14.1 The Compromise of 1850
The difficult process of reaching a compromise on slavery in 1850 exposed the sectional fault lines in the United States. After several months of rancorous debate, Congress passed five laws—known collectively as the Compromise of 1850—that people on both sides of the divide hoped had solved the nation’s problems. However, many northerners feared the impact of the Fugitive Slave Act, which made it a crime not only to help enslaved people escape, but also to fail to help capture them. Many Americans, both Black and White, flouted the Fugitive Slave Act by participating in the Underground Railroad, providing safe houses for slaves on the run from the South. Eight northern states passed personal liberty laws to counteract the effects of the Fugitive Slave Act.
14.2 The Kansas-Nebraska Act and the Republican Party
The application of popular sovereignty to the organization of the Kansas and Nebraska territories ended the sectional truce that had prevailed since the Compromise of 1850. Senator Douglas’s Kansas-Nebraska Act opened the door to chaos in Kansas as proslavery and Free-Soil forces waged war against each other, and radical abolitionists, notably John Brown, committed themselves to violence to end slavery. The act also upended the second party system of Whigs and Democrats by inspiring the formation of the new Republican Party, committed to arresting the further spread of slavery. Many voters approved its platform in the 1856 presidential election, though the Democrats won the race because they remained a national, rather than a sectional, political force.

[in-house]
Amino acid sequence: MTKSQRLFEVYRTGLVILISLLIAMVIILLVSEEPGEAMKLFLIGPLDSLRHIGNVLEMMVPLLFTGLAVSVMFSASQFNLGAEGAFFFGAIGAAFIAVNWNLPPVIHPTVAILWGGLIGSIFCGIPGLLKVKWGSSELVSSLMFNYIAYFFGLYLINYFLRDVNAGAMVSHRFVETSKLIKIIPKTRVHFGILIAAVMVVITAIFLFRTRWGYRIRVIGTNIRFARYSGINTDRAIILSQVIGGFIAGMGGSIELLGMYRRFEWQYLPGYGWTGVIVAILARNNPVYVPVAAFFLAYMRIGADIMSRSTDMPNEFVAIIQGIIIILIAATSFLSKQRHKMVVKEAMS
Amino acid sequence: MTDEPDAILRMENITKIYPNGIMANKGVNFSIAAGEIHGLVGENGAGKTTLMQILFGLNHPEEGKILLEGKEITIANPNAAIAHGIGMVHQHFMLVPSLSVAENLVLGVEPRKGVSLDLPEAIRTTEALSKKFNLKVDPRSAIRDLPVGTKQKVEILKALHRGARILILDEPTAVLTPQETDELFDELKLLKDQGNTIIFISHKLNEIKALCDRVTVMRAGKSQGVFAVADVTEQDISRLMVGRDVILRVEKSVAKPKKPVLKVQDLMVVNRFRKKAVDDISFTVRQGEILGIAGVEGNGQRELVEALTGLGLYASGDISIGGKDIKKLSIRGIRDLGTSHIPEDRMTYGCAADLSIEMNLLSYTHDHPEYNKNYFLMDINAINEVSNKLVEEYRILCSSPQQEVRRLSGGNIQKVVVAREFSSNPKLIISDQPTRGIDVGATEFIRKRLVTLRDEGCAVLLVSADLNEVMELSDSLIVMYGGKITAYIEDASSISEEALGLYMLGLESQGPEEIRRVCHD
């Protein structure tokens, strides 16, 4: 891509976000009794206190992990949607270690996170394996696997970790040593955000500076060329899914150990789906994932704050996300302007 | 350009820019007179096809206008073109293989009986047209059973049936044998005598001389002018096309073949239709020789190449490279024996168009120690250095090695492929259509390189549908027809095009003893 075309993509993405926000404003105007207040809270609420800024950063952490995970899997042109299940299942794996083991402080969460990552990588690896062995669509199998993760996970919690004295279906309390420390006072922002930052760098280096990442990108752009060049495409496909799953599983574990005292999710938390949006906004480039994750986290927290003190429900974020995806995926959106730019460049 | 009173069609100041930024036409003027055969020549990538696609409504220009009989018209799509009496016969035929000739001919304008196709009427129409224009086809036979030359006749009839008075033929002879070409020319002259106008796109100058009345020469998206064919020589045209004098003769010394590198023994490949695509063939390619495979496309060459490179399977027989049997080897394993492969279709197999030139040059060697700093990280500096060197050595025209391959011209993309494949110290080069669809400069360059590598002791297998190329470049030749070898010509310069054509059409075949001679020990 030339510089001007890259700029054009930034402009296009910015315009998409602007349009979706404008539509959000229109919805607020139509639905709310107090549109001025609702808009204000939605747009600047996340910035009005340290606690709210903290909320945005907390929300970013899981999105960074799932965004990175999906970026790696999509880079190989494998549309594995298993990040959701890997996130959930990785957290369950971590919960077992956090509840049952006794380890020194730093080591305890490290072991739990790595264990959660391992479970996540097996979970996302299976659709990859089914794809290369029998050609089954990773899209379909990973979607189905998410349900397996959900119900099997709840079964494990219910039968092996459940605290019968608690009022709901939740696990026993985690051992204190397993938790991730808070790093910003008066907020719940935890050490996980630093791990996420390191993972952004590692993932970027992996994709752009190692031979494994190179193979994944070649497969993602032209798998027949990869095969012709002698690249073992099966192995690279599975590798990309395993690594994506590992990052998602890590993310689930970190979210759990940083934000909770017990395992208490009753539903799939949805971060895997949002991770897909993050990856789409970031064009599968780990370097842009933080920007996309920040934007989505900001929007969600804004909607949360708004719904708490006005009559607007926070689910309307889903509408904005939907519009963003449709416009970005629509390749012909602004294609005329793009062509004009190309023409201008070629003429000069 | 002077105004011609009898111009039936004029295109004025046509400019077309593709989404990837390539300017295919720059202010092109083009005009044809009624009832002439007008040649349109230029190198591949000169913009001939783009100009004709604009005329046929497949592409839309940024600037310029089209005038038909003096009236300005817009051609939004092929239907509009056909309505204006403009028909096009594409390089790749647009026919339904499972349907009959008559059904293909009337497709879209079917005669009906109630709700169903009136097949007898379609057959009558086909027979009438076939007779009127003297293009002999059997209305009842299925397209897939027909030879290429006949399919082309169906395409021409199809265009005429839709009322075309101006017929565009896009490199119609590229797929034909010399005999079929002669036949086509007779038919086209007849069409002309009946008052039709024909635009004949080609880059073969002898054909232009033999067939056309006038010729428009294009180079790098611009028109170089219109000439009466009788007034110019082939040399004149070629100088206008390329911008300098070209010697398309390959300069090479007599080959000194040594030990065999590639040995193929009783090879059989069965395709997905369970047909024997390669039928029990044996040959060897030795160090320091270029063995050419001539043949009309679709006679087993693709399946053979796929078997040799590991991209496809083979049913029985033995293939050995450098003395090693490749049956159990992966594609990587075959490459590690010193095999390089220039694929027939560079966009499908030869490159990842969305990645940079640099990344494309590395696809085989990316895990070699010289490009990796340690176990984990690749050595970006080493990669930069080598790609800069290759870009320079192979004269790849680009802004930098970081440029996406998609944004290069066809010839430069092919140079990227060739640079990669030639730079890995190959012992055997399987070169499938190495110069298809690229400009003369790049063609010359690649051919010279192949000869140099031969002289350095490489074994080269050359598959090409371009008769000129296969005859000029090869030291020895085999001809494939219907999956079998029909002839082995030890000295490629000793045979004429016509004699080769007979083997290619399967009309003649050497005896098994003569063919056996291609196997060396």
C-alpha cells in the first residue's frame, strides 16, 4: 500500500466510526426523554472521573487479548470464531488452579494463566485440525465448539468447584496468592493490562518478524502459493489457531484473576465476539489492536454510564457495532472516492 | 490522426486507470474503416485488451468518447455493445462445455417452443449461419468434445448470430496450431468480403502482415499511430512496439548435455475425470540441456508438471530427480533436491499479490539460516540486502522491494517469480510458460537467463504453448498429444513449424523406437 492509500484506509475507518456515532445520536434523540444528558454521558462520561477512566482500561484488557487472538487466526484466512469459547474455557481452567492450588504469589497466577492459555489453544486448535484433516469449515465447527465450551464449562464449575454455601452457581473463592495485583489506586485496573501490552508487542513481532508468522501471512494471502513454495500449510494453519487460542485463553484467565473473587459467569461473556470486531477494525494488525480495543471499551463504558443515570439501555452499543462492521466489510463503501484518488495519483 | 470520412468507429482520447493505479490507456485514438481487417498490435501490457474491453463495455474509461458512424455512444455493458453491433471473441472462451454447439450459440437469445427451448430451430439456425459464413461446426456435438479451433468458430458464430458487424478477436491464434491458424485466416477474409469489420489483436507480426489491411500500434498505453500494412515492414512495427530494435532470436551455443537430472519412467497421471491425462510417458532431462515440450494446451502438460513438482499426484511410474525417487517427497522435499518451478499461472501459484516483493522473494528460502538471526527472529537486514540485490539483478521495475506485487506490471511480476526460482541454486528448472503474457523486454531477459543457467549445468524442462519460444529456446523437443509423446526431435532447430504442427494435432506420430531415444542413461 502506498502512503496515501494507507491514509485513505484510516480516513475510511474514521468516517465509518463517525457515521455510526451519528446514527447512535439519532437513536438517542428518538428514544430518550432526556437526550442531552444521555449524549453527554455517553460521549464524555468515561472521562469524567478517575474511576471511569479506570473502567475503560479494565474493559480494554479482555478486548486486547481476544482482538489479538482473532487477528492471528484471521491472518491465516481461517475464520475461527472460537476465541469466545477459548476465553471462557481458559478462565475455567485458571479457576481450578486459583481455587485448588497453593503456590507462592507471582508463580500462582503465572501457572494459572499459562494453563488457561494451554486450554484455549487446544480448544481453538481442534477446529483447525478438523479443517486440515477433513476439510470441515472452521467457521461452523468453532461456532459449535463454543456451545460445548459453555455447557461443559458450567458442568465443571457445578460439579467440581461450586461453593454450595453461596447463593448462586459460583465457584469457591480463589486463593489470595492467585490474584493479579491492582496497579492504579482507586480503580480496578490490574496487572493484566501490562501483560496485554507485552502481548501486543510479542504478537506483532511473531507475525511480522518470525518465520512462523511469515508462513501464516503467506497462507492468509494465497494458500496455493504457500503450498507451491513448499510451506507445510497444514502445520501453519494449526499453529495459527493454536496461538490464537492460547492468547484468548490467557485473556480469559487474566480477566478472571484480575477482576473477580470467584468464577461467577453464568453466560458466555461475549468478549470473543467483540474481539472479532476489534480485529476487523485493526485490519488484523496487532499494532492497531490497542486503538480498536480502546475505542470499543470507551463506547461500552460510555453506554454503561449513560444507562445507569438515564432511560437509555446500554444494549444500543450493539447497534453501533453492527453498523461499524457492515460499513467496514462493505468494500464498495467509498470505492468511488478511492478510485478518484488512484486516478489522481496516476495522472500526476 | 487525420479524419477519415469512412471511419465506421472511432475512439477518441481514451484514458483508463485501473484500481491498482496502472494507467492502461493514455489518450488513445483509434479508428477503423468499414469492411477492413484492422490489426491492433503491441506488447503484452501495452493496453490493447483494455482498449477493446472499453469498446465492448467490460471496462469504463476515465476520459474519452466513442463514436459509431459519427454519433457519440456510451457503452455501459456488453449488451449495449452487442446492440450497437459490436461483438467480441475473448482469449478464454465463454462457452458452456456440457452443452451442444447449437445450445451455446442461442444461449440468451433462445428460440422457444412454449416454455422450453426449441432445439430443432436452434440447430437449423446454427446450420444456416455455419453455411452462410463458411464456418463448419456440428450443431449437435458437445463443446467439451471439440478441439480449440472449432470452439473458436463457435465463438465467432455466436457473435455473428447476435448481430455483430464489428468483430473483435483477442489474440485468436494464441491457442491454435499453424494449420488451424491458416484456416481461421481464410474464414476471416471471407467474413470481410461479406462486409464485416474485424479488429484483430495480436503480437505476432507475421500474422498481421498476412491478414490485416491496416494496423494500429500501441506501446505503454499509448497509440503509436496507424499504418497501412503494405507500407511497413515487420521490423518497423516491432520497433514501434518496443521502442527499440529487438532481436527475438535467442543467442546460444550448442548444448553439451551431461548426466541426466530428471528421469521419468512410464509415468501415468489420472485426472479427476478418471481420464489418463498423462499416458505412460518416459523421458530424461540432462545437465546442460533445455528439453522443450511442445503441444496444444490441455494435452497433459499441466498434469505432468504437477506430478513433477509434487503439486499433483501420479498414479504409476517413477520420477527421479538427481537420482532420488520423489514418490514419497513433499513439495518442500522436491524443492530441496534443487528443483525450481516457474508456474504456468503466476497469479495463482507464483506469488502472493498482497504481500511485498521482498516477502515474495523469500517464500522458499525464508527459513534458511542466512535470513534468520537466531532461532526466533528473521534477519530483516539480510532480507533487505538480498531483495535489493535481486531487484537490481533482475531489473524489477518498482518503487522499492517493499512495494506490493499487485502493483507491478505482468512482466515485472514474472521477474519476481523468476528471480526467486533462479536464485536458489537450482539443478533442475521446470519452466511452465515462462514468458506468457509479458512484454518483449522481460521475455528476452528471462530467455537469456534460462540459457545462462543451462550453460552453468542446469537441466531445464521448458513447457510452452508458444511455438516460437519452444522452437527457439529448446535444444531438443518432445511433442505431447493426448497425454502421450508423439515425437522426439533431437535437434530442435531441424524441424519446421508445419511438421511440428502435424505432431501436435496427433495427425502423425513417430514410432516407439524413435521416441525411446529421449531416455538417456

14.3 The Dred Scott Decision and Sectional Strife
The Dred Scott decision of 1857 went well beyond the question of whether or not Dred Scott gained his freedom. Instead, the Supreme Court delivered a far-reaching pronouncement about African Americans in the United States, finding they could never be citizens and that Congress could not interfere with the expansion of slavery into the territories. Republicans erupted in anger at this decision, which rendered their party’s central platform unconstitutional. Abraham Lincoln fully articulated the Republican position on the issue of slavery in his 1858 debates with Senator Stephen Douglas. By the end of that year, Lincoln had become a nationally known Republican icon. For the Democrats’ part, unity within their party frayed over both the Dred Scott case and the Freeport Doctrine, undermining the Democrats’ future ability to retain control of the presidency.
14.4 John Brown and the Election of 1860
A new level of animosity and distrust emerged in 1859 in the aftermath of John Brown’s raid. The South exploded in rage at the northern celebration of Brown as a heroic freedom fighter. Fire-Eaters called openly for disunion. Poisoned relations split the Democrats into northern and southern factions, a boon to the Republican candidate Lincoln. His election triggered the downfall of the American experiment with democracy as southern states began to leave the Union.